Photogrill: What were the technical details?

Photographer: I don’t remember the exposure but when I’m photographing rain I want slightly slower shutter speeds, I don’t want to freeze the drops, I want to see them as lines or streaks. I was also thinking about not overdoing the soft-box. Over-lighting is always a bad look. I was thinking about not having the background too sharp.

There was an orange gel on the light. To enhance that feeling of coldness and misery I popped a bit of warming gel on the light and then compensate for it in the camera by setting the camera for tungsten light (this gives the subject normal skin tones while enhancing the cold looking blue background).

Photogrill: Tell us about last time you photographed Woodley?

Photographer: Sometimes you have a picture you want to take and you’re just waiting for the right opportunity. At the previous building of The Age we had access to the old printing presses. They were 50mtrs long and two stories high, with workshops around them. There was all this heavy lifting gear. I had been waiting for some ridiculous reason, to hang someone from this huge hook that I’d found. It was so big it could easily lift a two-tone car. I was just waiting for the right reason to photograph it.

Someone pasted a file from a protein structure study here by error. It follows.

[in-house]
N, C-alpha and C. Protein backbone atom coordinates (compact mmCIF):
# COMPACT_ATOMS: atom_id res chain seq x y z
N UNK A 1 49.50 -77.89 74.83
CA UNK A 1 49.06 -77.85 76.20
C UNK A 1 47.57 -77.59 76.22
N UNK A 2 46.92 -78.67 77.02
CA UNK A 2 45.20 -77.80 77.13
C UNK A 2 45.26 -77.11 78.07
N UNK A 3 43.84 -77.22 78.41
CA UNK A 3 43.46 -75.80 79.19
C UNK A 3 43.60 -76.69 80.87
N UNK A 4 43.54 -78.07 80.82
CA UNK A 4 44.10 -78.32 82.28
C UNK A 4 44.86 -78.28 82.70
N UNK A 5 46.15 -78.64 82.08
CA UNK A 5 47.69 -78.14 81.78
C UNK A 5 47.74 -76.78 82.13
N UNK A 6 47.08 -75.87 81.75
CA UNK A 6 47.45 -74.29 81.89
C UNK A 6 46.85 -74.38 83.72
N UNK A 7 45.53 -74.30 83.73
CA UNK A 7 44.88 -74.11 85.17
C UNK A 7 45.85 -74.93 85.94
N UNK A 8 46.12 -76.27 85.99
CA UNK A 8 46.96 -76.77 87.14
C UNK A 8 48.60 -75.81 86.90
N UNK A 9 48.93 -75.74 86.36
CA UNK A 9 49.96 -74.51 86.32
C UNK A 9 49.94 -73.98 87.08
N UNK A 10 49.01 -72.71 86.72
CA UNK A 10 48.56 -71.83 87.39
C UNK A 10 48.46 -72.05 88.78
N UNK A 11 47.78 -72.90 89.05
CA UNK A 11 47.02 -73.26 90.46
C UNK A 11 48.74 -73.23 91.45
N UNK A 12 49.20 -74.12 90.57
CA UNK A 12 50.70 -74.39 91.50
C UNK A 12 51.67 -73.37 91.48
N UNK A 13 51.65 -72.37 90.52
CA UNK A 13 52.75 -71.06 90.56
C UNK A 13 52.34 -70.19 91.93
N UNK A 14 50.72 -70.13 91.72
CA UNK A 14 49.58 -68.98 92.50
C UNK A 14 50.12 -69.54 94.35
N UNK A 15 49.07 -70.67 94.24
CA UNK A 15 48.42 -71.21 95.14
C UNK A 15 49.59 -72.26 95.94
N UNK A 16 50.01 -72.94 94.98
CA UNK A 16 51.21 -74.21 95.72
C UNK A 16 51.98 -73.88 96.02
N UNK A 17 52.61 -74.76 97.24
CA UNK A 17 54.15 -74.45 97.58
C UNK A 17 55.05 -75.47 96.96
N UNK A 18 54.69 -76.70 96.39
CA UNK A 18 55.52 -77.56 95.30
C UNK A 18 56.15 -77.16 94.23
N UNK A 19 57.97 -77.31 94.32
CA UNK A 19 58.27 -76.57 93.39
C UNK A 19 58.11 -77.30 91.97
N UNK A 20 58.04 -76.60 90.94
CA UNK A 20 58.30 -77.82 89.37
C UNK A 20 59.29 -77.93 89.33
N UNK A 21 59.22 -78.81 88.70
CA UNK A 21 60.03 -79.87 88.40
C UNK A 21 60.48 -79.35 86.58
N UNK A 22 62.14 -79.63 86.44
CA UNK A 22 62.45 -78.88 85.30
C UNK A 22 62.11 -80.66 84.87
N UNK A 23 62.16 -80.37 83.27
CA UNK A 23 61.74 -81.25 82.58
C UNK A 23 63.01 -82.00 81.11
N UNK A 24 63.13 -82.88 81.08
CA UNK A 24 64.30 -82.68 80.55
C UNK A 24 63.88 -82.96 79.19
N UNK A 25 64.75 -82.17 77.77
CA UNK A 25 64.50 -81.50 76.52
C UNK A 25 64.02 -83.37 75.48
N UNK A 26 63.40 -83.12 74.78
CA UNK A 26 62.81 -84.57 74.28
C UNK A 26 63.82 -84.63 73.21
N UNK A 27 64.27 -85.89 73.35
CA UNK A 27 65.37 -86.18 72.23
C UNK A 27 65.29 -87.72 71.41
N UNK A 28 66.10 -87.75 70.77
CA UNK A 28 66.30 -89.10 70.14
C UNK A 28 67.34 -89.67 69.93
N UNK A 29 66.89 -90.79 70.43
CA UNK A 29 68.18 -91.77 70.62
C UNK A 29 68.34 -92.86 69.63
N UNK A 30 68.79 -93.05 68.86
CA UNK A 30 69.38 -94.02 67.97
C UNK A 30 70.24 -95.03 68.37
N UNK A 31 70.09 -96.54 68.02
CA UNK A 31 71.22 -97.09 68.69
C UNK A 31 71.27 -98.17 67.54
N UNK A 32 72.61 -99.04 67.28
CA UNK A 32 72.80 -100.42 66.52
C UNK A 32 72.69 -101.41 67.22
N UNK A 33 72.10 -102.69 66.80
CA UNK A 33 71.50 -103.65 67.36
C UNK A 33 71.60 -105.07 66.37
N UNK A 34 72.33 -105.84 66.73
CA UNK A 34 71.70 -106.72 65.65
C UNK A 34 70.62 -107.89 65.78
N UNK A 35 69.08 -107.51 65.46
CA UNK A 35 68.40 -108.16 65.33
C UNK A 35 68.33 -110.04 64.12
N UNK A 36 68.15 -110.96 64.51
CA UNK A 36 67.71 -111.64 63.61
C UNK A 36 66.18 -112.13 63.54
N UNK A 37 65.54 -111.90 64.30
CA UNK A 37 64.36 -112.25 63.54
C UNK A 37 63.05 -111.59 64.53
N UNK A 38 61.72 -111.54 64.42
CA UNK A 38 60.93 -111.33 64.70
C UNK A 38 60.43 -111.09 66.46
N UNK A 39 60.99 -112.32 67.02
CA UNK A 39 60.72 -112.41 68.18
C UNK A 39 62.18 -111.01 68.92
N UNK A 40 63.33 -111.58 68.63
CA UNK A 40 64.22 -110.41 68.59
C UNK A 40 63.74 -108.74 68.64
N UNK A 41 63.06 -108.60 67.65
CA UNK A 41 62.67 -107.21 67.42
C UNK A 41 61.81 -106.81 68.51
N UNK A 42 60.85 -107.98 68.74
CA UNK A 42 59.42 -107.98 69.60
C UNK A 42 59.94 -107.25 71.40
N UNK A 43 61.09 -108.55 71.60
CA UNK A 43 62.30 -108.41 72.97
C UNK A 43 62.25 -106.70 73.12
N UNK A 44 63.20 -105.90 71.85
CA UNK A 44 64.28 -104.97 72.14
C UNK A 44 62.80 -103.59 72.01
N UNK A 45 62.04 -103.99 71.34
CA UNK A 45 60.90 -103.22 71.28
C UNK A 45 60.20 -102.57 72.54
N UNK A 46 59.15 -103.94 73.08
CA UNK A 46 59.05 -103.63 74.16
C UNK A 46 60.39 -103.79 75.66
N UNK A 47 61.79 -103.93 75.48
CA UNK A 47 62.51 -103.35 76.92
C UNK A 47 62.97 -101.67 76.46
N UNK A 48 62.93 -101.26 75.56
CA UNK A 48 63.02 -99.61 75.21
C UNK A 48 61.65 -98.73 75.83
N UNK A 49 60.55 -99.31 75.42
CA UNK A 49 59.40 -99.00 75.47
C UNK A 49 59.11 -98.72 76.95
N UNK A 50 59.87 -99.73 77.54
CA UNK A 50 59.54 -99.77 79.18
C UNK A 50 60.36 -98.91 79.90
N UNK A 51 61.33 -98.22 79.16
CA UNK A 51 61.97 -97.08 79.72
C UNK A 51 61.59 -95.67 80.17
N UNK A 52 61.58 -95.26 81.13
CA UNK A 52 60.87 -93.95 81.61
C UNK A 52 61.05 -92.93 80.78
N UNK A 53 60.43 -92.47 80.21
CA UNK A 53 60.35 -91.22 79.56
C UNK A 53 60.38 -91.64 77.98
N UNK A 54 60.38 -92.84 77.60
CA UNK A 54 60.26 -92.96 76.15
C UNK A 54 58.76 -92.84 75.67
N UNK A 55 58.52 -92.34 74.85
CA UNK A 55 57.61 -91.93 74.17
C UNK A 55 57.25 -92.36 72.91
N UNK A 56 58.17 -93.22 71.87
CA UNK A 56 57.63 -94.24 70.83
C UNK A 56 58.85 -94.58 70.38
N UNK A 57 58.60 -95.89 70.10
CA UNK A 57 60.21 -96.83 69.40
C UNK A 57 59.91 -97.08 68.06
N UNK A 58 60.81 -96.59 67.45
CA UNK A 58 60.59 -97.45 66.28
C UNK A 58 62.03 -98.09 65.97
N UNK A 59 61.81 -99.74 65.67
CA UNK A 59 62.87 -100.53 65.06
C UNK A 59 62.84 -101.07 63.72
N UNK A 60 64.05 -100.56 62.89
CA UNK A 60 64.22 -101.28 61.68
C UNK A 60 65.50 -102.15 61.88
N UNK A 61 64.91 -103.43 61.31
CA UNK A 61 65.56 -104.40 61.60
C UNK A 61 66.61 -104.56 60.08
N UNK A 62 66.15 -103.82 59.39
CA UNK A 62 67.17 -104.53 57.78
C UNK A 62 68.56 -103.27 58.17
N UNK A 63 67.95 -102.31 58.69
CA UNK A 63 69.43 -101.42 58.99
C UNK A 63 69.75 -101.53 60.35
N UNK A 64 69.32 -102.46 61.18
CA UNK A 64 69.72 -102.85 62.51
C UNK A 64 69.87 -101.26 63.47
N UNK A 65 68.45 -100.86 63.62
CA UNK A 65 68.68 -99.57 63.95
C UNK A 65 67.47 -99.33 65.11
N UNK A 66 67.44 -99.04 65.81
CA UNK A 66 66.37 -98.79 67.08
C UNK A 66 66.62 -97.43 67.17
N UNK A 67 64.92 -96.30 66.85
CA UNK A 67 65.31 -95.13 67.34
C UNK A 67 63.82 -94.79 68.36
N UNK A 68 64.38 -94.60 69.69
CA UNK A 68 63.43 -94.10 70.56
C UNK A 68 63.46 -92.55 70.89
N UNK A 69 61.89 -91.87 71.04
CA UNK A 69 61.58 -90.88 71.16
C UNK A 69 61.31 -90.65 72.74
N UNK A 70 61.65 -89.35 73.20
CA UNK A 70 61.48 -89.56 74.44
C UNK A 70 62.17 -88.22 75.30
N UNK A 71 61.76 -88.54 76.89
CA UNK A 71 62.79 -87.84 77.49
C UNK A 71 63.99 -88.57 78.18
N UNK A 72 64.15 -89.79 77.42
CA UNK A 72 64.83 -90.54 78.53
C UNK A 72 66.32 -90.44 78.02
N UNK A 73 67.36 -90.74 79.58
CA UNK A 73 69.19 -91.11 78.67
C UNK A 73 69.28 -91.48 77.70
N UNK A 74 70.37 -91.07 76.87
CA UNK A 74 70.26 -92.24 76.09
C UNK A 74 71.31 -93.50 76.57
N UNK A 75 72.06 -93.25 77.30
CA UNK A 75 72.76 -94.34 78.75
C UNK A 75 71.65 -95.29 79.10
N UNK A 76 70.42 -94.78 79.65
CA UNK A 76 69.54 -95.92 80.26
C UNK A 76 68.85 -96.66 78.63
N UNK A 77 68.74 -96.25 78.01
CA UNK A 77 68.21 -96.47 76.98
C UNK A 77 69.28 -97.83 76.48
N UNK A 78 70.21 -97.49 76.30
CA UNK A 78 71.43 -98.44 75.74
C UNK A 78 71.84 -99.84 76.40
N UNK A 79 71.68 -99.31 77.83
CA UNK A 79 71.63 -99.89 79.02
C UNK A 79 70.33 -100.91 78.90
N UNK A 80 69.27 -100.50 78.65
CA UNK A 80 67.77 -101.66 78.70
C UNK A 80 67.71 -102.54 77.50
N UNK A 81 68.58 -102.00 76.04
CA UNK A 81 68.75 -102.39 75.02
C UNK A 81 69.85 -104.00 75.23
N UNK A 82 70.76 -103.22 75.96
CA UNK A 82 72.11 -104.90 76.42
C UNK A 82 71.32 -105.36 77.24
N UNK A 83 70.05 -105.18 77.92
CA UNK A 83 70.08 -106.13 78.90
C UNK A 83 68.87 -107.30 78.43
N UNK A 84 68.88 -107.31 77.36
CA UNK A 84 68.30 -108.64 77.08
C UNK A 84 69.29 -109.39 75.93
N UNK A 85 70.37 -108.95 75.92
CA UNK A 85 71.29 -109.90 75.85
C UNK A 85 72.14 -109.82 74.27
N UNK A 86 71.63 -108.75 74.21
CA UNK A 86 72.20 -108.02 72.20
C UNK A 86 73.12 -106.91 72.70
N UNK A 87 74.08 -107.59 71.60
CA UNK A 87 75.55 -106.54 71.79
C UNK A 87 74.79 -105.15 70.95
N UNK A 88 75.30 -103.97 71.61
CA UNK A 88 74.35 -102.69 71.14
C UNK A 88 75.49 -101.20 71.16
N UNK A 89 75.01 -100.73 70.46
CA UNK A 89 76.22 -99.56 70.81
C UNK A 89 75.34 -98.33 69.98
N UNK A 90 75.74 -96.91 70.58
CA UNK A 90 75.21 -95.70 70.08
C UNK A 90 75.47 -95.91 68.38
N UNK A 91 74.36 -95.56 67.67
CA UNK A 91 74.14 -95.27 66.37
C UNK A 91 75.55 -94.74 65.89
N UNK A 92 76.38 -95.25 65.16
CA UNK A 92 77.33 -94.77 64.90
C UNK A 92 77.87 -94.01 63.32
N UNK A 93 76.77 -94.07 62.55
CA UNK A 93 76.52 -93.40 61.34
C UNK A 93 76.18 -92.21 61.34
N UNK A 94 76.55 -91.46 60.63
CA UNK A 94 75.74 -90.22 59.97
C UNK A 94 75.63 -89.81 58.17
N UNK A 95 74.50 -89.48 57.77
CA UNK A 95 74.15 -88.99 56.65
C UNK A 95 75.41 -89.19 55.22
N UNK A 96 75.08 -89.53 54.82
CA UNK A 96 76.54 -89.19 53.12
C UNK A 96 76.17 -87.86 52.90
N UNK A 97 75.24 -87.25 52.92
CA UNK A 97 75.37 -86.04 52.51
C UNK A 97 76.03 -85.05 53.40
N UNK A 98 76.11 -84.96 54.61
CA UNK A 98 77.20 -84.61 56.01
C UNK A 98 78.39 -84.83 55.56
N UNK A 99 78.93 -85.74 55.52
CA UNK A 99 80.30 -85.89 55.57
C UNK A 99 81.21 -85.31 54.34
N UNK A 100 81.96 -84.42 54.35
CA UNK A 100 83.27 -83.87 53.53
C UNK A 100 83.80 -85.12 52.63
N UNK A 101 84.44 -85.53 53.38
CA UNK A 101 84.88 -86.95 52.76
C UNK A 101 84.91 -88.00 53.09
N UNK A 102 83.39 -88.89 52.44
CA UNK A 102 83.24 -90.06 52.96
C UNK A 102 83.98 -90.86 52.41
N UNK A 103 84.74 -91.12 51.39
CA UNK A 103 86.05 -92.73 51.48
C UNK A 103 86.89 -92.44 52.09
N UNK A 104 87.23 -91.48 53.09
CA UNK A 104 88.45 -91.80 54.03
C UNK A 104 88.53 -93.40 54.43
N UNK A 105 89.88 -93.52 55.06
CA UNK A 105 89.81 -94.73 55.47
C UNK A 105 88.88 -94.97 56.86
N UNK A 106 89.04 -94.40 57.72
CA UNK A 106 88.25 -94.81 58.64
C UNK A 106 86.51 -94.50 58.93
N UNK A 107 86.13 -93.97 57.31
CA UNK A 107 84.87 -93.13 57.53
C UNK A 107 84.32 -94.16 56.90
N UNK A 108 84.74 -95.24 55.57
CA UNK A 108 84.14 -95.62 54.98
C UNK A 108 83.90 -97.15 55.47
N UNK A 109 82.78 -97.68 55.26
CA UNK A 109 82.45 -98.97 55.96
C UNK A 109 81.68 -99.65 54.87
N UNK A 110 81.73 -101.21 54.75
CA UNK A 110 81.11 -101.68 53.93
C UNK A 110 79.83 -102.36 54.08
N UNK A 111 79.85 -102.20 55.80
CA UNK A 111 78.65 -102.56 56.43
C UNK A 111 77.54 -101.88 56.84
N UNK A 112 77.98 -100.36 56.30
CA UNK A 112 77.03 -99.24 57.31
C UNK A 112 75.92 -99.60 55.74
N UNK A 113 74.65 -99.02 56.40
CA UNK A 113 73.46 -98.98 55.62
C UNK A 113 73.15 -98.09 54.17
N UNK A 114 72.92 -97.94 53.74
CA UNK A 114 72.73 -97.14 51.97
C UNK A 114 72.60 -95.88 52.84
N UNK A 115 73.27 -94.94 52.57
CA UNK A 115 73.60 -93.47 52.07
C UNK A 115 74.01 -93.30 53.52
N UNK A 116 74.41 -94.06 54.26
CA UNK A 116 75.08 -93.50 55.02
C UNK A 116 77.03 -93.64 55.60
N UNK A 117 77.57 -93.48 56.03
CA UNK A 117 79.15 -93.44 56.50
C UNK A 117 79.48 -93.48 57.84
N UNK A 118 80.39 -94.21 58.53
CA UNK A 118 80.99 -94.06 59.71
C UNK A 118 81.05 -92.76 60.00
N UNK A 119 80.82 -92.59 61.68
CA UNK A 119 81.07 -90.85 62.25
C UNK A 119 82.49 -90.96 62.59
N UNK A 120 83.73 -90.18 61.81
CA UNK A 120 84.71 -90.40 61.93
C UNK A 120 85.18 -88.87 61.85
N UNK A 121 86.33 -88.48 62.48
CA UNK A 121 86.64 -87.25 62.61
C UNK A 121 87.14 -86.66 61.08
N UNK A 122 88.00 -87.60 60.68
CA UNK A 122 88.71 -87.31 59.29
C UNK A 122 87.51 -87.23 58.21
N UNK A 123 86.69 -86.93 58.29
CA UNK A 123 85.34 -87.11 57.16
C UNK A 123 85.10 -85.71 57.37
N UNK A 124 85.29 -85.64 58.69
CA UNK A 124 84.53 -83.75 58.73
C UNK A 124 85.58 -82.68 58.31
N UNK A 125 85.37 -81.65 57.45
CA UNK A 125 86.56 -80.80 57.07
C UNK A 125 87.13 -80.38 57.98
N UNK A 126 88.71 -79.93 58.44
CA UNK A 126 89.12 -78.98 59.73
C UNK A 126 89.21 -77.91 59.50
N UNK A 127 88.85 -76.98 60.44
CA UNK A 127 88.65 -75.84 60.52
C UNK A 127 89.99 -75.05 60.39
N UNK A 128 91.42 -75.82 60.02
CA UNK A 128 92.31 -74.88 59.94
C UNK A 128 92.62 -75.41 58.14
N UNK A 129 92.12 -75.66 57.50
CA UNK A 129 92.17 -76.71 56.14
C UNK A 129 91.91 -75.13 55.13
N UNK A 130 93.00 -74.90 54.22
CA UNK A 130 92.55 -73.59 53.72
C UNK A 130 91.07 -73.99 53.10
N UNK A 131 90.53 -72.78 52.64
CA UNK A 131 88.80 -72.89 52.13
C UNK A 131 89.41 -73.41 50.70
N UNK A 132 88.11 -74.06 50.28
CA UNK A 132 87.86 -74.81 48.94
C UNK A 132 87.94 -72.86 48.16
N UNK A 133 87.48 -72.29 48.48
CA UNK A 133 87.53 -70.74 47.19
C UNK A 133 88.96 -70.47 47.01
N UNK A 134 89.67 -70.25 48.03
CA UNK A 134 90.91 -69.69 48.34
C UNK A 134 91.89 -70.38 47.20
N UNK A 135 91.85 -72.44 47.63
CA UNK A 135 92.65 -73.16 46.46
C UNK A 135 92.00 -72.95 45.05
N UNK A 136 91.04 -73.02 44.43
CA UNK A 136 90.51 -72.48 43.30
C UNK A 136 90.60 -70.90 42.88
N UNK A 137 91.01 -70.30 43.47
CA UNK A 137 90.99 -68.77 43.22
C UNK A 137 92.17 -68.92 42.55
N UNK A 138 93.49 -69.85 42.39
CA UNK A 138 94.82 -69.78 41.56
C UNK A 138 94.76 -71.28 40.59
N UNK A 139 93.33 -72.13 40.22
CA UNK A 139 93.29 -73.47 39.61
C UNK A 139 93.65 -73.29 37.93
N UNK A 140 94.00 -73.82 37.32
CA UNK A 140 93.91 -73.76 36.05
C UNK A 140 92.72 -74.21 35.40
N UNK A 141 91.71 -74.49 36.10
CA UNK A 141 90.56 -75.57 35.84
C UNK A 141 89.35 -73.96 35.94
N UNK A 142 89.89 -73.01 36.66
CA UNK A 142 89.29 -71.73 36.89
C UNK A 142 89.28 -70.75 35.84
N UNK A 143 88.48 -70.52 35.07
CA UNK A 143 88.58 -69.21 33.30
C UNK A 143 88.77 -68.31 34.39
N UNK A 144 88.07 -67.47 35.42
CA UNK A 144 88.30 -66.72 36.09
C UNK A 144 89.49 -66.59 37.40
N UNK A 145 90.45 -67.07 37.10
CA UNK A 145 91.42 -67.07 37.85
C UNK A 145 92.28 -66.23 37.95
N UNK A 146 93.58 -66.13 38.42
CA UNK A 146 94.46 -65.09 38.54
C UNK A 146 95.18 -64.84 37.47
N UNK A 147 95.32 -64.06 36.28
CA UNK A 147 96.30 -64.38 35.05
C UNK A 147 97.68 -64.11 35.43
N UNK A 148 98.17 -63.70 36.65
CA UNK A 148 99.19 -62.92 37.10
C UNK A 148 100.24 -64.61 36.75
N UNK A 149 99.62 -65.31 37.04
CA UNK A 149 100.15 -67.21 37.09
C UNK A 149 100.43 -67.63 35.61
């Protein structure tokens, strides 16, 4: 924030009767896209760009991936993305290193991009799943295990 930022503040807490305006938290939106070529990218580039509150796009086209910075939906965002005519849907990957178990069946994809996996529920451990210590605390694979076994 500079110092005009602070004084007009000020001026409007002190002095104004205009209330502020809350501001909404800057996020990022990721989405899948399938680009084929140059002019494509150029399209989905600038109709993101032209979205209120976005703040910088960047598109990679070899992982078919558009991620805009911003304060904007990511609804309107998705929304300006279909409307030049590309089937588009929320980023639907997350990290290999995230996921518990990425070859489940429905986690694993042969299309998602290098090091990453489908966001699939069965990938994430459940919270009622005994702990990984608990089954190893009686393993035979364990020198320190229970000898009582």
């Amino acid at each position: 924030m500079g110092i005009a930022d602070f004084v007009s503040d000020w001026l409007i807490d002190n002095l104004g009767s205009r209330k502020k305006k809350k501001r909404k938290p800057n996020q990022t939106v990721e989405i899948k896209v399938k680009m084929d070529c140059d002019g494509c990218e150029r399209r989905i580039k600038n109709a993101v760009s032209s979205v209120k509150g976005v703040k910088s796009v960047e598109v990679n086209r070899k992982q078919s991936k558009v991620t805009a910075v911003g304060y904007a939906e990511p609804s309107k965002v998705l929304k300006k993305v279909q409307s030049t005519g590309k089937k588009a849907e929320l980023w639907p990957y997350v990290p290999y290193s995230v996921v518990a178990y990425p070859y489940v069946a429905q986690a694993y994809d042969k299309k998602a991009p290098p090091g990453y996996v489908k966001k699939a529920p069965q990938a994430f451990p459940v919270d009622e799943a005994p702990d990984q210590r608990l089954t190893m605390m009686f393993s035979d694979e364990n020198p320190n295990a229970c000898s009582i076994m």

The hook is massive, so you had to bring everything to the hook. You put up a backdrop behind the hook. You bring your lights, you bring your stands, your assistants, everything to the hook. And then you work out how to put your talent on the hook. And that involved once again trashing a shirt. Fairfax actually owes Frank for that one.